Bollywood’s first ‘superstar’ was difficult, temperamental, vain — but only human. A look back at the man, often known as the King of Romance, a trailblazer in the early 70s, ousted from the numero uno spot by the Angry Young Man, and, in
his own words,
never gave up
Perhaps he would have been surprised by the full turnout of Bollywood — from his archrivals during his heydays to the superstars of today — at his last rites. The print media, too, which had scoffed at his fall from grace, dedicated reams of space to the superstar who had retreated from the glare of show business.
As many as three pages in a single day’s issue of some of the leading national dailies carried unconditional tributes to yesteryear’s heartthrob. It was unanimously acknowledged that he was India’s first superstar. No Hindi film hero has ever commanded the kind of hysterical fan following which Rajesh Khanna did, and perhaps never will.
Amitabh Bachchan and Jaya Bhaduri, it is no secret, had their professional differences with the actor who was nicknamed Kaka by his peers. Similarly, his co-stars Vinod Khanna and Asha Parekh, who never socialised with him, were there to bid farewell. It’s been a fortnight since Rajesh Khanna’s passing away, but he is still being remembered for his abundant oeuvre — many of which were heart-tugging tales of tragedy like Anand, Safar, Khamoshi and Namak Haram — in some of which he excelled in performing death scenes.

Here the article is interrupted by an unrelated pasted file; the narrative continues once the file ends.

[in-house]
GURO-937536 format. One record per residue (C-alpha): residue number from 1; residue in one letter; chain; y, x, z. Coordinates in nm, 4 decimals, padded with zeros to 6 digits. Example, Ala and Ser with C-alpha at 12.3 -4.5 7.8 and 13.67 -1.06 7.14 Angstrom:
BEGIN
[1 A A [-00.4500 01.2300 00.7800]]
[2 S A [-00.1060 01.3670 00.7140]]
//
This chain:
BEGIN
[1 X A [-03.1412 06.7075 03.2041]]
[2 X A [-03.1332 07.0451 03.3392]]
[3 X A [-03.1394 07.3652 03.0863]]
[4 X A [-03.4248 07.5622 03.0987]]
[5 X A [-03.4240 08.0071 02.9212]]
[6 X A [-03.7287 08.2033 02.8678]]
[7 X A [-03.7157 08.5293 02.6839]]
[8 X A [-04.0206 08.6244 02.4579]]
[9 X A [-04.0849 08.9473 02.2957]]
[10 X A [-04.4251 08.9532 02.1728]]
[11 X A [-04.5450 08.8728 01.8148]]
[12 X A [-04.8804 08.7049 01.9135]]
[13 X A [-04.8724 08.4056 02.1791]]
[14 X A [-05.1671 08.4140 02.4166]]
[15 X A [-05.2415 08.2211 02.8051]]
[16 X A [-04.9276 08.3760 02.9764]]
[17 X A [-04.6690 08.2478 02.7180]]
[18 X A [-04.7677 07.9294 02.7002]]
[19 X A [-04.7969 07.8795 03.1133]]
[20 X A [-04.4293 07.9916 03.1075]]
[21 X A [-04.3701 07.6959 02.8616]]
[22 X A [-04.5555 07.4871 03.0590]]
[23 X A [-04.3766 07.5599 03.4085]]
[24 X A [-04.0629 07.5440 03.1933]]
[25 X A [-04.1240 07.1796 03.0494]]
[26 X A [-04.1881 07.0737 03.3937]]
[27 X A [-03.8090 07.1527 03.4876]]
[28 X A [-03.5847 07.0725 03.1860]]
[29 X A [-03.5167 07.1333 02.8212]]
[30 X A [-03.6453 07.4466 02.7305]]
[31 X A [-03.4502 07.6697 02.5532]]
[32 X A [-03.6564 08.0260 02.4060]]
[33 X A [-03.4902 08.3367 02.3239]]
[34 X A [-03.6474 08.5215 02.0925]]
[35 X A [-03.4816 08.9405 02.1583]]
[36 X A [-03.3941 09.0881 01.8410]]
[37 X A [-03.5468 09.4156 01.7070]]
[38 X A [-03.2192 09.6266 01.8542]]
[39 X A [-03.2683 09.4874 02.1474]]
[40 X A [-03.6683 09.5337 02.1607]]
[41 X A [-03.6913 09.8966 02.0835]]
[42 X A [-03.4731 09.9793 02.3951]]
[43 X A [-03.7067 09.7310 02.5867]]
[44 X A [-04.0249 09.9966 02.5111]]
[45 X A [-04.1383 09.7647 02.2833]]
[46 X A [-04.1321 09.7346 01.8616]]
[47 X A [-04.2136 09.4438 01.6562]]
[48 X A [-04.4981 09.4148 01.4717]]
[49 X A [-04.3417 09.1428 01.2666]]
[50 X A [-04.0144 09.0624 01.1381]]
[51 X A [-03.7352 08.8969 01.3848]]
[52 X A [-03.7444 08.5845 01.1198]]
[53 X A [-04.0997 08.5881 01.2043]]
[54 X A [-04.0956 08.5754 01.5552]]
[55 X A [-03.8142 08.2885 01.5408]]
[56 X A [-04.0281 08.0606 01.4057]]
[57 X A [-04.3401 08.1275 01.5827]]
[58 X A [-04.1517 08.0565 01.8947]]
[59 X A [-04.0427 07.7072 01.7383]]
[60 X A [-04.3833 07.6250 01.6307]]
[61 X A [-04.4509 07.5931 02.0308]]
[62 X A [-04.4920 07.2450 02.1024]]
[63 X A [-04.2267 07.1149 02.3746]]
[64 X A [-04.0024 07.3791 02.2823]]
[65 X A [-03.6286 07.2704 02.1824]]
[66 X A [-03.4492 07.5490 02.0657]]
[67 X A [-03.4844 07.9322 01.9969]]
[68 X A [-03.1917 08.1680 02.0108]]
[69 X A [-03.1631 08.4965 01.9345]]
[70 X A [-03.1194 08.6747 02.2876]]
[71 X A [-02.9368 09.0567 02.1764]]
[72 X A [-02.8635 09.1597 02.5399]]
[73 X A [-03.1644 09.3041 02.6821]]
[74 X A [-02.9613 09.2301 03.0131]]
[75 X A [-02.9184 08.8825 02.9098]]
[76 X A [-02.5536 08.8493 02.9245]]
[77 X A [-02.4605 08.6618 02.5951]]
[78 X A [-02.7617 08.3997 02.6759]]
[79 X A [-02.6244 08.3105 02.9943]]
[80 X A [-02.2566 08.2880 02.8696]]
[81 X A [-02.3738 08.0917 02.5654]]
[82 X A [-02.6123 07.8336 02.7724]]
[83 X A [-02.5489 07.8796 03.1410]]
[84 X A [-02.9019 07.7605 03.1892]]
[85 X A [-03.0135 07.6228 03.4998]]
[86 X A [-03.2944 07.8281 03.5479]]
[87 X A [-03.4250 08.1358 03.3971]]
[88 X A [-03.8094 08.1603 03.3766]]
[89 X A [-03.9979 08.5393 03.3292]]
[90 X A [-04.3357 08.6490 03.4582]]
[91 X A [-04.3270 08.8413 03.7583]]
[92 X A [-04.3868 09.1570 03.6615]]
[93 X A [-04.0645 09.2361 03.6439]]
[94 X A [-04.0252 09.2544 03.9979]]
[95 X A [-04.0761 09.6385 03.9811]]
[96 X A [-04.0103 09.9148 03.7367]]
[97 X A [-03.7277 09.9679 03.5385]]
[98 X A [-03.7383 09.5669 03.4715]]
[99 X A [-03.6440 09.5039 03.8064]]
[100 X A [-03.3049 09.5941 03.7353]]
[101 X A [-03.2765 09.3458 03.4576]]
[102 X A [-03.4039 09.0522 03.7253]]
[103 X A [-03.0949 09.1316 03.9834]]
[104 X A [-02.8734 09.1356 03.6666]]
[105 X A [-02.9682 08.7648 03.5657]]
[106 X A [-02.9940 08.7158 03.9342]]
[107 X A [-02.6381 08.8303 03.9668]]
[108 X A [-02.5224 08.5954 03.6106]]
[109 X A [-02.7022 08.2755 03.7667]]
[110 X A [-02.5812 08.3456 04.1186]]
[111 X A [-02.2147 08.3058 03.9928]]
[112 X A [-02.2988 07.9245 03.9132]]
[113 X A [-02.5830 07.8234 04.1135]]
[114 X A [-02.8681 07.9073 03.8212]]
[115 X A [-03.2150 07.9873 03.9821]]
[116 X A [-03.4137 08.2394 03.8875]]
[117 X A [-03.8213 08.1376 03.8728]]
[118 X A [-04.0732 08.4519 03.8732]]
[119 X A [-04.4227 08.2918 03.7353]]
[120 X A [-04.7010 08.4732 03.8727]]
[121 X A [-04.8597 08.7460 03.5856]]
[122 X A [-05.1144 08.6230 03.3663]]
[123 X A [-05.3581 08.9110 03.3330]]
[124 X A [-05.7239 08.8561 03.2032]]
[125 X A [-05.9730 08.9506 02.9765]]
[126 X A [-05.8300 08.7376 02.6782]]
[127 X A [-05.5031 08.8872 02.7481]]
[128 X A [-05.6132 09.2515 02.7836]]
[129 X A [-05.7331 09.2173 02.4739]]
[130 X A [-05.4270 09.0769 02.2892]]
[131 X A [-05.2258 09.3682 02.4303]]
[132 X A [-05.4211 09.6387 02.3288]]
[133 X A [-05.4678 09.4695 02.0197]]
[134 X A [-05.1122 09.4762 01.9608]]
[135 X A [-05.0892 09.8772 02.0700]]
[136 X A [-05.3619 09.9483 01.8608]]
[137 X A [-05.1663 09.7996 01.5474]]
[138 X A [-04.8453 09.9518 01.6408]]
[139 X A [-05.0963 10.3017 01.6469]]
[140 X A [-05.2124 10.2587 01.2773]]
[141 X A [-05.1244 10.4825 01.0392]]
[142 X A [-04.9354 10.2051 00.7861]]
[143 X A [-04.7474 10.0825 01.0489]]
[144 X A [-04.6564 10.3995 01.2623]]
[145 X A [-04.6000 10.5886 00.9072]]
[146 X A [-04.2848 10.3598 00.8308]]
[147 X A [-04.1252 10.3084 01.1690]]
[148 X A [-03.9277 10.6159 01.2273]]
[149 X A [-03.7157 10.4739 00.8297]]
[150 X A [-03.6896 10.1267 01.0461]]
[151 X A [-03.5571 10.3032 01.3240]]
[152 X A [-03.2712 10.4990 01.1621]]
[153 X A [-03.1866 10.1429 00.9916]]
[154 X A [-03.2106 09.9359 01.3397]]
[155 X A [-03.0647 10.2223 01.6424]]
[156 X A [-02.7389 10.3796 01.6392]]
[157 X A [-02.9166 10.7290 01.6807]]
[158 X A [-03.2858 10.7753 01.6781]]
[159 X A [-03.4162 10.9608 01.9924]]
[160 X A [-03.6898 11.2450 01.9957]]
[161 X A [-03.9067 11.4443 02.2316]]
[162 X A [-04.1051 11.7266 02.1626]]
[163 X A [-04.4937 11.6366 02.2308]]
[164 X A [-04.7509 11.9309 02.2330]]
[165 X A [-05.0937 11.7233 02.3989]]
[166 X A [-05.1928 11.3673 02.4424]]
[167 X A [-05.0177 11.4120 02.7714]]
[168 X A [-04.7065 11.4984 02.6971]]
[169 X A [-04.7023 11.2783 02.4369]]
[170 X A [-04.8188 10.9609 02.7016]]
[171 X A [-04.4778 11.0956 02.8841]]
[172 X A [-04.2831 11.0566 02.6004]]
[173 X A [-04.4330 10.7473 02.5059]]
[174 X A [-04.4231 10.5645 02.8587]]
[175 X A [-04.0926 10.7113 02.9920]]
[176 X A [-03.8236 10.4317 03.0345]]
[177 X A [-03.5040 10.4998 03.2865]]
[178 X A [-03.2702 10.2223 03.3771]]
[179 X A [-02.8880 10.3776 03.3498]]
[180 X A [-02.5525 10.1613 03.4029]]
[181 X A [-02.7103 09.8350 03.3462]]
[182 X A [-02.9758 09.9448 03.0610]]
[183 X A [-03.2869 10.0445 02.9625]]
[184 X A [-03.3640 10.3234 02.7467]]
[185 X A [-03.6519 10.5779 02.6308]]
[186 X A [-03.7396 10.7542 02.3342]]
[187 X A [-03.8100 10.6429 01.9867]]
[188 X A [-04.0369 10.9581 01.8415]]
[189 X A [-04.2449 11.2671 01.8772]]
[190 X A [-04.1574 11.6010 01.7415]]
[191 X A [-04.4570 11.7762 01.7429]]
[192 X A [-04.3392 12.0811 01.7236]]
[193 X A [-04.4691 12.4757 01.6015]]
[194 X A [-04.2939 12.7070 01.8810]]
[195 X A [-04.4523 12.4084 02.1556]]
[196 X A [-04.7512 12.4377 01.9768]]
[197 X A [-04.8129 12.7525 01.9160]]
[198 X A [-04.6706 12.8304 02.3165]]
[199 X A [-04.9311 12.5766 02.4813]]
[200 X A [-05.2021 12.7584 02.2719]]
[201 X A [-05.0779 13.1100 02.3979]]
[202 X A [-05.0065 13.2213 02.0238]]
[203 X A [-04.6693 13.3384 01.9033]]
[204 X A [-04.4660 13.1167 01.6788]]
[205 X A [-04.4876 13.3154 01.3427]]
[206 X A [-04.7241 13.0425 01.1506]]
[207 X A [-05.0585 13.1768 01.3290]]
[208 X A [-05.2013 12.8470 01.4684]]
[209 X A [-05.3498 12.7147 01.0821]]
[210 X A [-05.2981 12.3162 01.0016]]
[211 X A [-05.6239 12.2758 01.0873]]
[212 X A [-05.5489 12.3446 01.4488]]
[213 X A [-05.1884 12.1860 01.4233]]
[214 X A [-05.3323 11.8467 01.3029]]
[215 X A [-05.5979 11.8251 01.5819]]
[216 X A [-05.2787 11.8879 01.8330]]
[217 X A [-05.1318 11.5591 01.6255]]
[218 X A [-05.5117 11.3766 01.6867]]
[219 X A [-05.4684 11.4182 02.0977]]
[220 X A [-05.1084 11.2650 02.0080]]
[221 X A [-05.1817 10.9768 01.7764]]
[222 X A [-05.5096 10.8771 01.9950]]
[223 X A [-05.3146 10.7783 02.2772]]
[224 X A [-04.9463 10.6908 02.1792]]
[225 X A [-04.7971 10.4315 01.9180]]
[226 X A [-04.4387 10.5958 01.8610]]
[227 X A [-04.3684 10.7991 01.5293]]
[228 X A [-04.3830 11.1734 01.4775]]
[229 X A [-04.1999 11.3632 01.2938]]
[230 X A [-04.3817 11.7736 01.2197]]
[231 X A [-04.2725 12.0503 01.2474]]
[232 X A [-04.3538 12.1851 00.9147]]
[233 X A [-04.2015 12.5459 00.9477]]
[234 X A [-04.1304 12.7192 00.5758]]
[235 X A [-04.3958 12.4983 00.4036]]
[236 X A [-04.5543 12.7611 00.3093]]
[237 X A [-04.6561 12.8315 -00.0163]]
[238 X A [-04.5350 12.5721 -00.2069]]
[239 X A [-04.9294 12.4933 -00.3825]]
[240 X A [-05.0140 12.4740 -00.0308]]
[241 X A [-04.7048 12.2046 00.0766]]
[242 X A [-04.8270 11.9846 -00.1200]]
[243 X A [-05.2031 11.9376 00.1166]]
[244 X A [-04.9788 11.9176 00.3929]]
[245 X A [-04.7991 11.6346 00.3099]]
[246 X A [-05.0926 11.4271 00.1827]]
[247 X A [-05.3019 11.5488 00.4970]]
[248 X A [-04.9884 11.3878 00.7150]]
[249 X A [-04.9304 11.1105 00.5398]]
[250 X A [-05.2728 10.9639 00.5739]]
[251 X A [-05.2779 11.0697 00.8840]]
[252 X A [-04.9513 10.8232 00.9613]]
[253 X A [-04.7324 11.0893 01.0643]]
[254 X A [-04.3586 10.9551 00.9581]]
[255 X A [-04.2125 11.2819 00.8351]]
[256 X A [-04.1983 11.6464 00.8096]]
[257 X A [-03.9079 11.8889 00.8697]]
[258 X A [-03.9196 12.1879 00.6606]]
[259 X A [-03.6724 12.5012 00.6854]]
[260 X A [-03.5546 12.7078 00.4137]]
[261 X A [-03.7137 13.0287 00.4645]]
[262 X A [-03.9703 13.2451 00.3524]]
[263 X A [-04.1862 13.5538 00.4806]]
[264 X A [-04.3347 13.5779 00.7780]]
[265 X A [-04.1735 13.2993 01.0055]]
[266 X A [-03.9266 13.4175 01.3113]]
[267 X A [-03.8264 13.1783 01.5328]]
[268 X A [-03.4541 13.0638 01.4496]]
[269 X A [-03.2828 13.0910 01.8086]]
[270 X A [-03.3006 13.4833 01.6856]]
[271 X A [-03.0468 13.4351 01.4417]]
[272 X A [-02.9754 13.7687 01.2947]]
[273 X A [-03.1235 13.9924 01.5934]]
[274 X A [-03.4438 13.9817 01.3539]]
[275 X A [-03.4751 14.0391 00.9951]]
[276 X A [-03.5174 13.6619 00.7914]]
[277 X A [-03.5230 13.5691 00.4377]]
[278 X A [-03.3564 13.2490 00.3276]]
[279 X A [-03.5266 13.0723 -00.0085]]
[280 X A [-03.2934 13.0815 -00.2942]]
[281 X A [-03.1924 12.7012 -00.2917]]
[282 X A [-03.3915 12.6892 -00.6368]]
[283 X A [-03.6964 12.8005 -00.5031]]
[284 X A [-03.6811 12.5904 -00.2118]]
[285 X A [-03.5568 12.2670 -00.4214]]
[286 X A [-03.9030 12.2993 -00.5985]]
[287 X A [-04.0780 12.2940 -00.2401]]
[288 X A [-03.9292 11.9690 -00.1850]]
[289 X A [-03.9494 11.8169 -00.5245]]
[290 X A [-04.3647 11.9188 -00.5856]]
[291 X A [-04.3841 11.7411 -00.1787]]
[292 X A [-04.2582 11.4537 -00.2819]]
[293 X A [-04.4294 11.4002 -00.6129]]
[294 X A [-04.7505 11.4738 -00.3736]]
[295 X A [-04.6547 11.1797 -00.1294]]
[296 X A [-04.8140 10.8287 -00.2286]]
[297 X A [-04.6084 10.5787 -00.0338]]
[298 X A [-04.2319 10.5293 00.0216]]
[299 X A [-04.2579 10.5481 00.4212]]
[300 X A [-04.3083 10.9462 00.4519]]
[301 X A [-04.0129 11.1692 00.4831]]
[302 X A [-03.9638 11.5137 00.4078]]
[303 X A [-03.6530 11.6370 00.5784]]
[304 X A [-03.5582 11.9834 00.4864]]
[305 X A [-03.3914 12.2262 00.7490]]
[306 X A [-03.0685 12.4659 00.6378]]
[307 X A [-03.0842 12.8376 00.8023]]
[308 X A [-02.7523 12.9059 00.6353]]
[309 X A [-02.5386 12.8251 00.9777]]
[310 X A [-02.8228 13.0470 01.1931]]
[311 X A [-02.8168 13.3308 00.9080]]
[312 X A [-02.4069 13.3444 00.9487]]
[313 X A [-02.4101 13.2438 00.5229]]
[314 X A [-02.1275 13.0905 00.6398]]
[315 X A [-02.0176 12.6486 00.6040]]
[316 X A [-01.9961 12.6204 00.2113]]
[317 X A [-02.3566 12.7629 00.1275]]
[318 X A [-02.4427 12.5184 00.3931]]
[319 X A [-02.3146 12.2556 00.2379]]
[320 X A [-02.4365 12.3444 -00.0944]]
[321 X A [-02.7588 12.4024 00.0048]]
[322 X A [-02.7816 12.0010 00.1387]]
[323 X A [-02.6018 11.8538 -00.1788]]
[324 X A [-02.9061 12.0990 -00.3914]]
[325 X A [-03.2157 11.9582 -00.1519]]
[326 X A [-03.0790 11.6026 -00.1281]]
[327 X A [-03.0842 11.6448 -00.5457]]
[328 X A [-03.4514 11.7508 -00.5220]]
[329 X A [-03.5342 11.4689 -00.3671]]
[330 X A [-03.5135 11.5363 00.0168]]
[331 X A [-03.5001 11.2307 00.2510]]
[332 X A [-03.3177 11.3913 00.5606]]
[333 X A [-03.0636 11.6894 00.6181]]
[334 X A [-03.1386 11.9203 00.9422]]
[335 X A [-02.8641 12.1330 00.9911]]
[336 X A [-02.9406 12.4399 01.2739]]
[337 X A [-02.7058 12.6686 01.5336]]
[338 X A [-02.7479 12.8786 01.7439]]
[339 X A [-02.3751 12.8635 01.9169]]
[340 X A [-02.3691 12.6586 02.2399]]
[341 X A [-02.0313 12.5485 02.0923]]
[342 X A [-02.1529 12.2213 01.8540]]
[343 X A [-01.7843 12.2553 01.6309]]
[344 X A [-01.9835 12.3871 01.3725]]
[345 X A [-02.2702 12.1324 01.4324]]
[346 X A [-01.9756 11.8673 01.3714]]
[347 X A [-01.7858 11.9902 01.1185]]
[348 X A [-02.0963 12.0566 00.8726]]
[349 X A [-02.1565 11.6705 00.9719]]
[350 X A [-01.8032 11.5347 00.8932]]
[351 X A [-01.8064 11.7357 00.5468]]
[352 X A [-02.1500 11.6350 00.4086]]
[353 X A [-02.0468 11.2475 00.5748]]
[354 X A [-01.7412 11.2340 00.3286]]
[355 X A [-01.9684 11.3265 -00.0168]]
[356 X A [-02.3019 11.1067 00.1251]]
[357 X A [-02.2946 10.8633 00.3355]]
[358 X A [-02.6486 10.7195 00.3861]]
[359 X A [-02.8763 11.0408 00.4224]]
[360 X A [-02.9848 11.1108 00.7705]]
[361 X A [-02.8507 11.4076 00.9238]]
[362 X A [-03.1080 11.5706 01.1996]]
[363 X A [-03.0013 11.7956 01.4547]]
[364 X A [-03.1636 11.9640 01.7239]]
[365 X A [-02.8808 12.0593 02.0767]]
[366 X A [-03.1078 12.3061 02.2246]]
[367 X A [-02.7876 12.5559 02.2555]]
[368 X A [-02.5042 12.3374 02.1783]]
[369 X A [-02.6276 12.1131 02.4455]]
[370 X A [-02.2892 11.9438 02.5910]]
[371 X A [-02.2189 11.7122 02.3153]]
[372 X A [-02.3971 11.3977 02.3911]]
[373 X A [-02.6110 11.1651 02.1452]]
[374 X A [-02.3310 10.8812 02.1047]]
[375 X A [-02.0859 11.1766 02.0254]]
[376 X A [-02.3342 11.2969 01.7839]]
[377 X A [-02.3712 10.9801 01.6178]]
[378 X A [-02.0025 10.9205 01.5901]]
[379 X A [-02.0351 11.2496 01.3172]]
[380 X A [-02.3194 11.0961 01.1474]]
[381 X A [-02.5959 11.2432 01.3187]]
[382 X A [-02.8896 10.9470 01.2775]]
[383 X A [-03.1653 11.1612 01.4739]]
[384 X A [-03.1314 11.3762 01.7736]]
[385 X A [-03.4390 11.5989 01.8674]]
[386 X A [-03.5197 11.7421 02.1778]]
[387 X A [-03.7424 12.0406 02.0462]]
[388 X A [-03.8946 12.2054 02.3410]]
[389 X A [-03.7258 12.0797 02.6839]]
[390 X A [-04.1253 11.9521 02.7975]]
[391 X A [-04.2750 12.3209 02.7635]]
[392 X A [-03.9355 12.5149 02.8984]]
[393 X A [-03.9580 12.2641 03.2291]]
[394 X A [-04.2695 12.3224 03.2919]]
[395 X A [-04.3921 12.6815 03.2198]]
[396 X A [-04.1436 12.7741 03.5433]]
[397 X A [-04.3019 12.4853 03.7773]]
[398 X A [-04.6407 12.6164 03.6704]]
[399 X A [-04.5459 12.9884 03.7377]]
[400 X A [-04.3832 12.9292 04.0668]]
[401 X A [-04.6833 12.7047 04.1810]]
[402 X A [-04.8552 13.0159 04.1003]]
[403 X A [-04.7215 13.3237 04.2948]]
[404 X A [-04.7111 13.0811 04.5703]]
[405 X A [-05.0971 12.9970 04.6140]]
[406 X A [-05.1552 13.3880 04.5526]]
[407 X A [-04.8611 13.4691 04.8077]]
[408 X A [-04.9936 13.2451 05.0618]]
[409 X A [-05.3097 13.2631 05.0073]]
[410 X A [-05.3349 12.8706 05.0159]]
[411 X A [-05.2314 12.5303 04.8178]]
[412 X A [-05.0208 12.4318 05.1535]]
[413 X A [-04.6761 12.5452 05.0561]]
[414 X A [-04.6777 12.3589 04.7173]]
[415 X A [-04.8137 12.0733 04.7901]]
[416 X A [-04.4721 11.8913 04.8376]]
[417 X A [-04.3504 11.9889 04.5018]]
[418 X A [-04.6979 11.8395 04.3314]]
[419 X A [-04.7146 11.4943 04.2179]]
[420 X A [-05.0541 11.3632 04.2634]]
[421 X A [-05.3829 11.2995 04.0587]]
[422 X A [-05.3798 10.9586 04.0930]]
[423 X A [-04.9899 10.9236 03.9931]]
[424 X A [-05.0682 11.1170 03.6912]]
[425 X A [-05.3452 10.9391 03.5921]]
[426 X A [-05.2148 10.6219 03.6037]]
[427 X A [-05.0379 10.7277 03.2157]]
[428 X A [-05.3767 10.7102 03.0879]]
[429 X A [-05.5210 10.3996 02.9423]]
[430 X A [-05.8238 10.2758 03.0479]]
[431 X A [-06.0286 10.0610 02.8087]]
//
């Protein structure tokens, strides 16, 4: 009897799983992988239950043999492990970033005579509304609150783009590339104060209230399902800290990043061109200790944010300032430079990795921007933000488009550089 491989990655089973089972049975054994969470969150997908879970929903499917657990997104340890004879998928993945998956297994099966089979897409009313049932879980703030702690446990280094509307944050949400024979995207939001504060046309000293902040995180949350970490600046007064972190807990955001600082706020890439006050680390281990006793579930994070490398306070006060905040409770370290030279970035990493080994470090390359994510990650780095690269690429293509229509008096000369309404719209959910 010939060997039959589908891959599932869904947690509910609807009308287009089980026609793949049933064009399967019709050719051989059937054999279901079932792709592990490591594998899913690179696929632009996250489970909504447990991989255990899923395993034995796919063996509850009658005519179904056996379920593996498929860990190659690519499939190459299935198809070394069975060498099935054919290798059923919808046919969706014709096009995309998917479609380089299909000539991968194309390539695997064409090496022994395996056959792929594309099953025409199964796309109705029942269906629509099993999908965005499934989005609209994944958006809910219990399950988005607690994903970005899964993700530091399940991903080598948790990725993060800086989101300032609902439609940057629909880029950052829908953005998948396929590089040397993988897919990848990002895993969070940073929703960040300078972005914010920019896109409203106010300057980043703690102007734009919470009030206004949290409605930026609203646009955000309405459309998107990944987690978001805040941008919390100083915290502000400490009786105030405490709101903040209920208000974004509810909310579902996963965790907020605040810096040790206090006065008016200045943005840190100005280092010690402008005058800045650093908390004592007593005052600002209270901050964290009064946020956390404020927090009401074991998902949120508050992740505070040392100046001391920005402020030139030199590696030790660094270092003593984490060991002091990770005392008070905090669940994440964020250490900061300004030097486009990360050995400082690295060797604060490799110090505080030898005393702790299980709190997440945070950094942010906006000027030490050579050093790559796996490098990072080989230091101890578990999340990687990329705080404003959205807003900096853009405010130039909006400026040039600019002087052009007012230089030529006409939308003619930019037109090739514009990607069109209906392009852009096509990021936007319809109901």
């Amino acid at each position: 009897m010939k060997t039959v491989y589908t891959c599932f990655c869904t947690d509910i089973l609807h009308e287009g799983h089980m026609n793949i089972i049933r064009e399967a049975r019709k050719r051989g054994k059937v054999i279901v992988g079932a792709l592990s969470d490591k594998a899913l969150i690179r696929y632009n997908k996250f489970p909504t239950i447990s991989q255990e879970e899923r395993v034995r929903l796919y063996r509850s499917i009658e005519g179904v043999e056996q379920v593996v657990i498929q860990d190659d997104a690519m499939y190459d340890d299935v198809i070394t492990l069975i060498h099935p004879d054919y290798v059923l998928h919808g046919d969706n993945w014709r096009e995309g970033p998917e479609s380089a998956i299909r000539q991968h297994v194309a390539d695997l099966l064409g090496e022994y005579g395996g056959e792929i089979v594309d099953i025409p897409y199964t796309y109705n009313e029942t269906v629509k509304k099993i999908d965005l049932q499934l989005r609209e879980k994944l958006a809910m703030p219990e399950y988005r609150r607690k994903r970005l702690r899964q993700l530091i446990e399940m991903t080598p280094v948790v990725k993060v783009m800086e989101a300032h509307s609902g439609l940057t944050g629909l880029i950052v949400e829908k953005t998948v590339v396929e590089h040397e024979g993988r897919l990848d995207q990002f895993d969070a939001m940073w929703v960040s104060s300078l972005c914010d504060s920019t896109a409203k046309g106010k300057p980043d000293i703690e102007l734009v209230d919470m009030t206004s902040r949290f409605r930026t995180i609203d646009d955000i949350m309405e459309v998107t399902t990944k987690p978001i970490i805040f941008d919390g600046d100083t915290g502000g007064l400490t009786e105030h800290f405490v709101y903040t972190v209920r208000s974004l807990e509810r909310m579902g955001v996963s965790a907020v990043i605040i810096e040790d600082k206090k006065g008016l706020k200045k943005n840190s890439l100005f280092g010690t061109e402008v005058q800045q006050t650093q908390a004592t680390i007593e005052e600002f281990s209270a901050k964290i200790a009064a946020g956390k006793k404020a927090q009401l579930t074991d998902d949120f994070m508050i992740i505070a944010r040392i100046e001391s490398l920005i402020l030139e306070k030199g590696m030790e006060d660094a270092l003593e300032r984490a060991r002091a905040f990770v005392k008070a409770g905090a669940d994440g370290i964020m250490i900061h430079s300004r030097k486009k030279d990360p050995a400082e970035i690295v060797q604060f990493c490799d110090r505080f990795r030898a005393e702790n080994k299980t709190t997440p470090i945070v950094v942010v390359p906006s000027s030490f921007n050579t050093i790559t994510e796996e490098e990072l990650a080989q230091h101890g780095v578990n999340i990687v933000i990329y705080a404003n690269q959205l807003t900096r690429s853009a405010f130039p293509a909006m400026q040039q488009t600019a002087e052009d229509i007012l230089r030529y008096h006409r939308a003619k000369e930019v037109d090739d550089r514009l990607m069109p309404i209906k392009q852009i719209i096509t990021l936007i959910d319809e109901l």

For a teenager like me in the late 1960s, he also spelt romance. Many of us in college didn’t know the meaning of the word Aradhana (worship) but since its release in 1969, it has always been associated with its hero. Fan worship for us began with the actor with the dazzling smile. And the fact that he often walked away into the sunset at the end with drop-dead gorgeous heroines—like Sharmila Tagore, Mumtaz and Hema Malini — incited envy among the campus crowd, exacerbated by his overnight wedding with the beauteous Dimple Kapadia.
The inaugural issue of Stardust magazine in 1971, naturally, placed him on the cover. Soon after, stories that he had jilted his long-time girlfriend Anju Mahendru were perfect grist for the gossip mills. Ditto rumours that the Bobby girl had opted for Rajesh Khanna over a film career and steady date Rishi Kapoor (whenever Dimple or Rishi have been quizzed about this, their answers have been evasive).
Bollywood, like most industries, operates on Murphy’s Law: if anything can go wrong, it will. Rajesh Khanna’s descent was steady but sure. Amitabh Bachchan, as the Angry Young Man, had erased romance from the movies. Babu Moshai of Anand, who portrayed a supporting part, had sprinted way ahead. And in a business where friendships are fickle, it couldn’t have been easy for the King of Romance to see his most loyal directors like Shakti Samanta and Yash Chopra switching lanes to the angst-spewing phenomenon of the day.